For most of this week, we haven’t had any volunteers, which is an interesting change of pace but in some ways a necessary one to catch up after a hectic first fortnight. I’ve enjoyed having time and space to sort myself out and get to grips with things better, but am now feeling ready to welcome the next volunteer who is arriving in a few days.
Continue reading “LAST Week Three: Whale Watching and the Blue Flag”
The second week started with our first zero turtle day. I’ll try not to complain too much about a day sitting on a beach in Costa Rica, but it is frustrating! There was only one volunteer with us and I felt quite bad for her, but she’s here a while longer so hopefully she’ll have plenty opportunities. On the boat journey back we saw a pod of dolphins playing very close to us, which made up for it as far as I’m concerned.
Continue reading “LAST Week Two: Another Day in Paradise”
Yesterday marked the end of my first week at the Latin American Sea Turtles (LAST) Osa project. I’ve already learned a lot and have a much better idea of what the next nine weeks of my life are going to look like!
Continue reading “LAST Week One: In At The Deep End”
In a couple of days I start my new position as a research assistant for Latin American Sea Turtles (LAST) on their Osa project, so watch this space for loads of info about that. I’m definitely not the all-work-no-play type, so I’ve begun my trip to Costa Rica with two weeks of travelling in the north-west of the country.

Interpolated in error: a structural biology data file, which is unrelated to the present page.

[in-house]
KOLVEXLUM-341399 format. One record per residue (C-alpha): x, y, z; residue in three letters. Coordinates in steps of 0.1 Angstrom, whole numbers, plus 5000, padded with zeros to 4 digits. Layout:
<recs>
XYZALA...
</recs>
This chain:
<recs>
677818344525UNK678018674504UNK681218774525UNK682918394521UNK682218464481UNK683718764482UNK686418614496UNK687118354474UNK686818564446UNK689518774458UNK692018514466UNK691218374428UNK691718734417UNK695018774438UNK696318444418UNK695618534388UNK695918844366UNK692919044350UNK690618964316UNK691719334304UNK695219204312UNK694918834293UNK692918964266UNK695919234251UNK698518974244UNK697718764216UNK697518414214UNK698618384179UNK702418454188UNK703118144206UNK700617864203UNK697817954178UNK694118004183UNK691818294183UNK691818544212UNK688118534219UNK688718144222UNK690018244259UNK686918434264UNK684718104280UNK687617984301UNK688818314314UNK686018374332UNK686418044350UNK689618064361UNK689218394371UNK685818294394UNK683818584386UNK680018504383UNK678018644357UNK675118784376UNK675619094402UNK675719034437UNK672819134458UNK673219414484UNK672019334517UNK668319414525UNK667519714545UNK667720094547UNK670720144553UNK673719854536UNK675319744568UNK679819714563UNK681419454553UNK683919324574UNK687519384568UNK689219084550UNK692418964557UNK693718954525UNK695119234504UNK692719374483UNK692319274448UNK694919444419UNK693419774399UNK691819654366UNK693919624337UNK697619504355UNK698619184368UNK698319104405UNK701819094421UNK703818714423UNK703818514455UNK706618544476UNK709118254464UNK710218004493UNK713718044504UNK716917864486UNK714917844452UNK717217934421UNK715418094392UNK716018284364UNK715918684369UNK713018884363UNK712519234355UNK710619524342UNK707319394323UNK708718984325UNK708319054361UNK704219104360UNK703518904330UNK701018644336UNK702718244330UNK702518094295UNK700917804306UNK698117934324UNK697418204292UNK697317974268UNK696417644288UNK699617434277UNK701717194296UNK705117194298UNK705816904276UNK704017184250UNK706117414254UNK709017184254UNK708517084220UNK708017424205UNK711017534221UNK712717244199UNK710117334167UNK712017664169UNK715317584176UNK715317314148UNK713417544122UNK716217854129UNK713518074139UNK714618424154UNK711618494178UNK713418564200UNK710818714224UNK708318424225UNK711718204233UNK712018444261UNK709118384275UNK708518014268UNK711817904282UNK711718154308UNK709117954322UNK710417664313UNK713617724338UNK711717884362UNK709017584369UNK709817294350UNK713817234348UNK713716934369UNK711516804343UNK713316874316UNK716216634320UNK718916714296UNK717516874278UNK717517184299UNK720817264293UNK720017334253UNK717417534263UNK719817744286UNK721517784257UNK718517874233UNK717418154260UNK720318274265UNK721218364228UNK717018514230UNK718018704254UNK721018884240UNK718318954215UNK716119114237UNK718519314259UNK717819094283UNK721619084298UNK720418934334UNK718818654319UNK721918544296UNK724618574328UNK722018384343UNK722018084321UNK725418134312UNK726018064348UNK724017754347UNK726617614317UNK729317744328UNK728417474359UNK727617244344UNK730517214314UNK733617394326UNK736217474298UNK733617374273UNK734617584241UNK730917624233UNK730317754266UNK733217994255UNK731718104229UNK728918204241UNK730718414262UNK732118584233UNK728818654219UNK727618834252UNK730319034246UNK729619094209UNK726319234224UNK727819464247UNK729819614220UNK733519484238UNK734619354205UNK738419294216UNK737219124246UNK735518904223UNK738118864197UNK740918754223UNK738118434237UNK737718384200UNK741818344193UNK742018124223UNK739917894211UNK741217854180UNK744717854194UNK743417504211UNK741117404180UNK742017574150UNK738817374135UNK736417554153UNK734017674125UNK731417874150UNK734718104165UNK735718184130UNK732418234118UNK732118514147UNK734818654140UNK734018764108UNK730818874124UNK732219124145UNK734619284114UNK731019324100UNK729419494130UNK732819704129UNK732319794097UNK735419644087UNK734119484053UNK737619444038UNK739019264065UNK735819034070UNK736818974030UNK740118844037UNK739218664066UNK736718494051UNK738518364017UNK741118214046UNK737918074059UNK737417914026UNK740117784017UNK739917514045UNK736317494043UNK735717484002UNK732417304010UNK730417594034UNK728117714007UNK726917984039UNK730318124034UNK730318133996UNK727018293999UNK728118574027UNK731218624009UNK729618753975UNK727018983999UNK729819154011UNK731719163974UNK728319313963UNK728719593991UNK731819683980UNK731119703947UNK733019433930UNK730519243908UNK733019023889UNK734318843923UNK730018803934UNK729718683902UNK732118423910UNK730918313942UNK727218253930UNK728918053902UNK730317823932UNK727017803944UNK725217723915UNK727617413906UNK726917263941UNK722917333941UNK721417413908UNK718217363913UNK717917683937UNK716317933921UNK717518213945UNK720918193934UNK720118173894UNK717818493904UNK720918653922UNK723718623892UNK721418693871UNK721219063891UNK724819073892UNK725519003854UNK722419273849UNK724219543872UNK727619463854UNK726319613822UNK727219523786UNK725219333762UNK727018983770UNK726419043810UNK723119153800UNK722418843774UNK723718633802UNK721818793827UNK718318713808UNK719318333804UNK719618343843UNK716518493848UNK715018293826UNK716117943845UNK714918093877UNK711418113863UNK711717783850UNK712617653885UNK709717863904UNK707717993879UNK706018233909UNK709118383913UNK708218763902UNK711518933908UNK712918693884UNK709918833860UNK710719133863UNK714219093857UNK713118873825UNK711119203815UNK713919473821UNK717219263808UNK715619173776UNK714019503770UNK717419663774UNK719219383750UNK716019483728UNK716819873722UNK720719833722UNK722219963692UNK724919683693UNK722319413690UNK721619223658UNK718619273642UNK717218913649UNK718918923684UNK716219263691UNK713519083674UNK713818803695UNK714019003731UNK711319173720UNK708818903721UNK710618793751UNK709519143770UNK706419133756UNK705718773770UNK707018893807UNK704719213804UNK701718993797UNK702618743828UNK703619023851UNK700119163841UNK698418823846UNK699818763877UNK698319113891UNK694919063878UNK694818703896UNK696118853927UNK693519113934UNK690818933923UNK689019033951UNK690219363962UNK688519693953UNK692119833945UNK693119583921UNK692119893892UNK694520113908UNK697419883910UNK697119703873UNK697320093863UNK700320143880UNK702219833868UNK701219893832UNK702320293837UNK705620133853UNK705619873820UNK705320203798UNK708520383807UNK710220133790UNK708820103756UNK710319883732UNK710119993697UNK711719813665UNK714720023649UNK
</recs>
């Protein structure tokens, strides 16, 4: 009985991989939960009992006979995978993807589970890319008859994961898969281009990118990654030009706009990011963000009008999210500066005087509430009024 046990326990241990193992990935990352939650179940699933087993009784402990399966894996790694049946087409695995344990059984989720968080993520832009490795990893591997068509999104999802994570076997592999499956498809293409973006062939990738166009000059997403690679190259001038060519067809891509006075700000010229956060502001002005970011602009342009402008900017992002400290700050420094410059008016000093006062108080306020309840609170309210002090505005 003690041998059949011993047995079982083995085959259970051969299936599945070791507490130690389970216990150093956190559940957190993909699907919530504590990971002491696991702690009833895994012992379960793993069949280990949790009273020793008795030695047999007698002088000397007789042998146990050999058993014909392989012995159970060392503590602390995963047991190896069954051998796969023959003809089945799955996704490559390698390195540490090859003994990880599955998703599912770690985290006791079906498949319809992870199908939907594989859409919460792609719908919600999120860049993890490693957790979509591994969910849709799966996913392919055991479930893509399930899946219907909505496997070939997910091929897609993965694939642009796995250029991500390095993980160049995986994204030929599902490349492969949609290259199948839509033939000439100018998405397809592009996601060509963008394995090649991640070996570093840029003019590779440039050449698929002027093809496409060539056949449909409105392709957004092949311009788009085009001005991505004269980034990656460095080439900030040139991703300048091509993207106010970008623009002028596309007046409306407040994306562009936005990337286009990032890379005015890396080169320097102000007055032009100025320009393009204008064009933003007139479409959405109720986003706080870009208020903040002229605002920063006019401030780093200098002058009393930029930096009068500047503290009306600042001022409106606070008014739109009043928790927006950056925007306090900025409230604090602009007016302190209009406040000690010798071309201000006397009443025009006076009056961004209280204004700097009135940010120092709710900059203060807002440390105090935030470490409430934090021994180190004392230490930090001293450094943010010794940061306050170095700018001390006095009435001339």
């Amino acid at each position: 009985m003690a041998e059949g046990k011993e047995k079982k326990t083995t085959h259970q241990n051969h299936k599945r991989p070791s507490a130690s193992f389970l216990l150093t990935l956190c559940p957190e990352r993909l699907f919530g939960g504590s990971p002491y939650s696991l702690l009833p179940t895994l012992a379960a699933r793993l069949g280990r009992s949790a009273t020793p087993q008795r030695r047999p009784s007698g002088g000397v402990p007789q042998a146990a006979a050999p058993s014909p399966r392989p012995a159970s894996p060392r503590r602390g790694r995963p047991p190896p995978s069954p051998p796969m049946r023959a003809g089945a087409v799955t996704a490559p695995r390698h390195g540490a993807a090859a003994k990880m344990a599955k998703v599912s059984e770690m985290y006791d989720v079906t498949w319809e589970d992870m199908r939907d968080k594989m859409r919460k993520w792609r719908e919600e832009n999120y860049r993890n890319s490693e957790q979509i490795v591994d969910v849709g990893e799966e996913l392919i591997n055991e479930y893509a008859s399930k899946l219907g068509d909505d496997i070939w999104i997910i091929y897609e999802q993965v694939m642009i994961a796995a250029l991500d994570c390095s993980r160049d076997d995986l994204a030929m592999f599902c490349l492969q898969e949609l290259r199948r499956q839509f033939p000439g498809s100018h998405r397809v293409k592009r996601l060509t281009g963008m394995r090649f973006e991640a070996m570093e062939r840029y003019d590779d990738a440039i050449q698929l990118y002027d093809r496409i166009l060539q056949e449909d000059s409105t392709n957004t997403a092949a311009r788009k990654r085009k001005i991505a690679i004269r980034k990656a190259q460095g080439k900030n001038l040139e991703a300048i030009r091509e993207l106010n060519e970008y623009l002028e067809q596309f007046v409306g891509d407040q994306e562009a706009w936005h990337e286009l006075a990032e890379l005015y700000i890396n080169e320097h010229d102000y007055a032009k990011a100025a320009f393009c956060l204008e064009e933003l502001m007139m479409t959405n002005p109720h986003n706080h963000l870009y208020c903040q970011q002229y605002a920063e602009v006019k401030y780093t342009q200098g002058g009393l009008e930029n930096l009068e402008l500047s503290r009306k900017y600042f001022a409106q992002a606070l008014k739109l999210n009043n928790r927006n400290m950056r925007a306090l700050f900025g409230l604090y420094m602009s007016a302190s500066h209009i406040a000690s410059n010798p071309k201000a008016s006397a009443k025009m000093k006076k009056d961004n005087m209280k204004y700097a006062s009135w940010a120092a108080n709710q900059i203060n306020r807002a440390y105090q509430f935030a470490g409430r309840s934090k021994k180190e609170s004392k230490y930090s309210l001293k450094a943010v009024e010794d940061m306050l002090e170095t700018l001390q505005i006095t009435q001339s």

Costa Rica takes conservation and wildlife extremely seriously, and I’ve really enjoyed getting to have incredible guilt-free encounters with so much of the wildlife here.
Continue reading “Wildlife Encounters in Costa Rica”
I’m sure when the Customs agent in Costa Rica asked what my occupation was, he wasn’t expecting me to freeze in much the same way you do when a distant relative asks you what you want to do with your life, stammering “I’m not- I don’t-“, oh dear. Later in the taxi, the driver asked if I was a biologist, and I said yes because my Spanish isn’t up to explaining the complexities of that situation.
Continue reading “Cual es tu profesión? Arrival in Costa Rica, and imposter syndrome”
My second article for The Conservation Project International is up on their website – it touches on the plight of Goliath groupers but goes into greater depth on the less publicised damage being done to their cousins, the calico groupers. I talk about recreational and commercial overfishing of slow growing threatened species, bycatch, and briefly touch on the need for people from a diversity of professional backgrounds in marine conservation.
Thanks to Katrina from Barreleye Zoology for the nomination!
Continue reading “Liebster Award”
Hi! I recently adapted my post on Becoming a British Diver for The Marine Diaries blog, where it is now titled The Hidden Treasures of Britain’s Seas. It’s a much better incarnation of the original post, and I’d love it if you’d go go check it out! They’ve also got loads of other great posts on diving and marine biology careers, including some really cool interviews.
Hi all! A quick note to say you should head over to The Conservation Project International’s website, both to check out the really cool work they are trying to do and to read my article on the Ganges river shark, the rarest shark in the world.
I’m going to be working with TCPI to produce a series of blog posts on marine (if you’ve spotted that river sharks aren’t marine, yes, shhh) endangered species that need some more love and attention from conservationists (and everyone else).
Next up, the Calico grouper – watch this space!
Last week I had the great pleasure of attending the ASAB (Association for the Study of Animal Behaviour) Easter Conference at Plymouth University. It was a welcome break from job hunting and a chance to meet some really interesting people who are shaping the field of behavioural research.
Continue reading “My First Conference! ASAB Easter 2018”